But hoop dreams are also indicative of their name. By its very nature, any circle is insular, beginning and ending at the same point in an elliptical, continuous fashion. And a hoop, like any band or ring, is empty in the middle. Usually it is waiting to be filled up with ambition, drive, courage and challenge. But sometimes, the center is just a big, dark void, a vacant arena where dreams die and hopes fizzle and fade. Naturally, this makes hoop dreams that much more dangerous, and that much more desirous for those who long to enjoy their endless promise. For you see, a hoop can also surround infinite possibilities. Like the song of the siren, or the lure of easy money, hoop dreams can deceive as well as deliver. What they provide all depends on what you're expecting in the first place.
For young basketball prodigies Arthur Agee and William Gates, hoop dreams symbolize the freedom from poverty, a Jacob's ladder out of the ghetto and into a new, greenback laced Promised Land. Sitting inside the core of their circle is Isaiah Thomas, local Chicago boy done VERY NBA good, and the promise a big fat paycheck for one's enormous physical prowess. In their amazing, landmark documentary, filmmakers Steve James, Frederick Marx and Peter Gilbert managed to capture, over the course of four years, the intoxication of hoop dreams...as well as the disappointment when the wish becomes a wash out. It's here where we learn about the value of hoop dreams. It is also here where we learn about their true, turncoat properties.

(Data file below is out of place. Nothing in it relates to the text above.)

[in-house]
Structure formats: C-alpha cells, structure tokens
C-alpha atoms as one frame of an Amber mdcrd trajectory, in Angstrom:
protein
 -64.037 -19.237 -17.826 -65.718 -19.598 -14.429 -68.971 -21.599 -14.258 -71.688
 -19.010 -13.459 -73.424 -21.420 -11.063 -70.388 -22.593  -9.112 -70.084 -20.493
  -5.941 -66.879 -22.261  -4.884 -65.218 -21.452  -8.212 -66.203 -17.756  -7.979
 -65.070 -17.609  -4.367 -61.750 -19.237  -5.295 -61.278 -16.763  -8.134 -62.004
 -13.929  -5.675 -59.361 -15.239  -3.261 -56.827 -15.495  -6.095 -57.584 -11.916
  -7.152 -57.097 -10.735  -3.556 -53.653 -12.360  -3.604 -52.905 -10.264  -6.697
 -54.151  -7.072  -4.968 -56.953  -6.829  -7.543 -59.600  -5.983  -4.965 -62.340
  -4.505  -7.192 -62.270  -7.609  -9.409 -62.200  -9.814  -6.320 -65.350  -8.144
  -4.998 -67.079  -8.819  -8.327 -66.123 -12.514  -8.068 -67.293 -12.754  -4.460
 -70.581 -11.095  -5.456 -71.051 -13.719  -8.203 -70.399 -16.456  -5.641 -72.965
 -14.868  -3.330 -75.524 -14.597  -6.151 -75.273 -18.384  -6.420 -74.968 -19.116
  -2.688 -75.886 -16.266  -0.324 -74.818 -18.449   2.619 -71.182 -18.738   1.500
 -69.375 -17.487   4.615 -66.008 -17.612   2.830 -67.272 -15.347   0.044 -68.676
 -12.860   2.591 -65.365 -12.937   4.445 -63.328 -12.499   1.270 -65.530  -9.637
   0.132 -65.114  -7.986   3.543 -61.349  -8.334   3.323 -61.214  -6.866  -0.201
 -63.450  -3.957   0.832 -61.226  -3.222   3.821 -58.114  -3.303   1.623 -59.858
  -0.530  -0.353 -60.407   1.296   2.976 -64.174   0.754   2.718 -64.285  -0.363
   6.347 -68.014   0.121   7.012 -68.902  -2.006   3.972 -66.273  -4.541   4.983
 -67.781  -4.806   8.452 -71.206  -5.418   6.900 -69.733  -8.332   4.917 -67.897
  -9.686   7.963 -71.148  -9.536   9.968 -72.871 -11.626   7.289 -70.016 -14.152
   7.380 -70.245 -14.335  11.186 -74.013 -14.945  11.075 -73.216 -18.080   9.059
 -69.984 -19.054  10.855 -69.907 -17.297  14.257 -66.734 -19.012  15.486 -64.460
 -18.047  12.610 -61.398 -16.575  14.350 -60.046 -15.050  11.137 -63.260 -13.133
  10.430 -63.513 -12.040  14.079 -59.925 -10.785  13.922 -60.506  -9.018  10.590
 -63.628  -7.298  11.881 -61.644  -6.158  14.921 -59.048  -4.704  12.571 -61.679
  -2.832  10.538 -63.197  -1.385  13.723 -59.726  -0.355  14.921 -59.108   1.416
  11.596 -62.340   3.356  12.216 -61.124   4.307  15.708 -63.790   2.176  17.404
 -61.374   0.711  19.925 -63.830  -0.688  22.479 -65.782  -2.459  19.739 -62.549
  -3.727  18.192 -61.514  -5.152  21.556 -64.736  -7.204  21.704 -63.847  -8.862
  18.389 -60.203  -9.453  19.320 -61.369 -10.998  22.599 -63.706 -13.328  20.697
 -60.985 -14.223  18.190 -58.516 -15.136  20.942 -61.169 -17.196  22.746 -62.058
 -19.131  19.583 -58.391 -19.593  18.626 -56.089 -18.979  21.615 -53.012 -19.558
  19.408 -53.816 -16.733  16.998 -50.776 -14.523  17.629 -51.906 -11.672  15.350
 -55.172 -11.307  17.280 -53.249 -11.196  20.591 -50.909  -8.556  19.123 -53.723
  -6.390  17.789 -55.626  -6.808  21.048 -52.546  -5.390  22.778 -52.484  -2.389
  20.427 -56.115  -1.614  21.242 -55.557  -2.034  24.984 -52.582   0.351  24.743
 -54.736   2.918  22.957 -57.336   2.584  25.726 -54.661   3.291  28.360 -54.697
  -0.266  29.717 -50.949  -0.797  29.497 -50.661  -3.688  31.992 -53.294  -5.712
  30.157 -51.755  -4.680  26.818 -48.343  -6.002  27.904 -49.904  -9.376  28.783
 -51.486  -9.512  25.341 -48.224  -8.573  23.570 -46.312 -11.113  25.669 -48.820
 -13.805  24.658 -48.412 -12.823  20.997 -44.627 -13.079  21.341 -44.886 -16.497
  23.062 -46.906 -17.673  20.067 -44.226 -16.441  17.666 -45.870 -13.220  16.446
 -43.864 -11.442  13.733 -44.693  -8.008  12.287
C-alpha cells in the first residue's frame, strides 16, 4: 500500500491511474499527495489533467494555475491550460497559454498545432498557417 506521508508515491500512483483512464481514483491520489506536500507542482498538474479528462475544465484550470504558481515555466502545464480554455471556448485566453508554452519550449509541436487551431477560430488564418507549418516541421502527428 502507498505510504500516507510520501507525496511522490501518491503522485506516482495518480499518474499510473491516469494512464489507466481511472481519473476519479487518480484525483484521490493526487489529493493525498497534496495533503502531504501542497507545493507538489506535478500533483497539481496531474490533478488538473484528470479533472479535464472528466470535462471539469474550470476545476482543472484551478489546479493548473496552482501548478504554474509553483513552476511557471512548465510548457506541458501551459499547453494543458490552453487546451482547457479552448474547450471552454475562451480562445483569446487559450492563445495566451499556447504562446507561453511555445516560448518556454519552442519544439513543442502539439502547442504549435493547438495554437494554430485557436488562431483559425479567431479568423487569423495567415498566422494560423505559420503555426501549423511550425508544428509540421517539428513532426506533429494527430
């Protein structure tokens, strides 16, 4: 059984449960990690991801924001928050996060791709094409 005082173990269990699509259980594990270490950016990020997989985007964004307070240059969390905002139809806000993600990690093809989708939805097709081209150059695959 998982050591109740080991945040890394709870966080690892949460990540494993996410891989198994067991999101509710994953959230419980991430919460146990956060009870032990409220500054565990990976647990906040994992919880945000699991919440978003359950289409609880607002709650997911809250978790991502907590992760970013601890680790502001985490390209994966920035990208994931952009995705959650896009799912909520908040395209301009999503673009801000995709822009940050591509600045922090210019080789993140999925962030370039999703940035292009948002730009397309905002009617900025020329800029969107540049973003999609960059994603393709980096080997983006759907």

Both boys are admitted to St. Josephs and immediately butt heads with the team's tumultuous, tyrannical coach Gene Pingatore. An old school disciplinary who can size up talent in a single scan of the court, he makes his initial decisions about William and Arthur. Agee ends up on the Freshman squad, while Gates is a starting player on the Varsity. Thus begins the rollercoaster interscholastic career of these two raw, unrefined sensations. In between the high points and low points, the games and the grades, we learn about the boys' lives, both in and out of the gym. For William, life seems to be pushing him toward a big dance destiny. For Arthur, however, the struggles appear greater than any success he will achieve. Yet together, each has Hoop Dreams an unswerving belief that the road to a better life is paved with parquet and an eventual spot on an NBA team.
The documentary is the most rarified of the cinematic art forms. Since it's created out of existing material, filtered through a filmmaker's philosophy and simultaneously channeled through the participants or subject matter, it contains the most potential problems, as well as some of the greatest, grandest recompense. Certainly, truth is much more amazing than fiction, but that doesn't mean it makes for better drama. No, in order for a fact film to work as a mainstream motion picture, a certain amount of storytelling serendipity has to occur. Call it right place at the right time syndrome, or the discovery of the undiscovered, but when filmmakers can stumble across the story of a life time, and figure out a way to bring it to the screen without totally screwing it up, then the celluloid gods start to smile and bid their approval.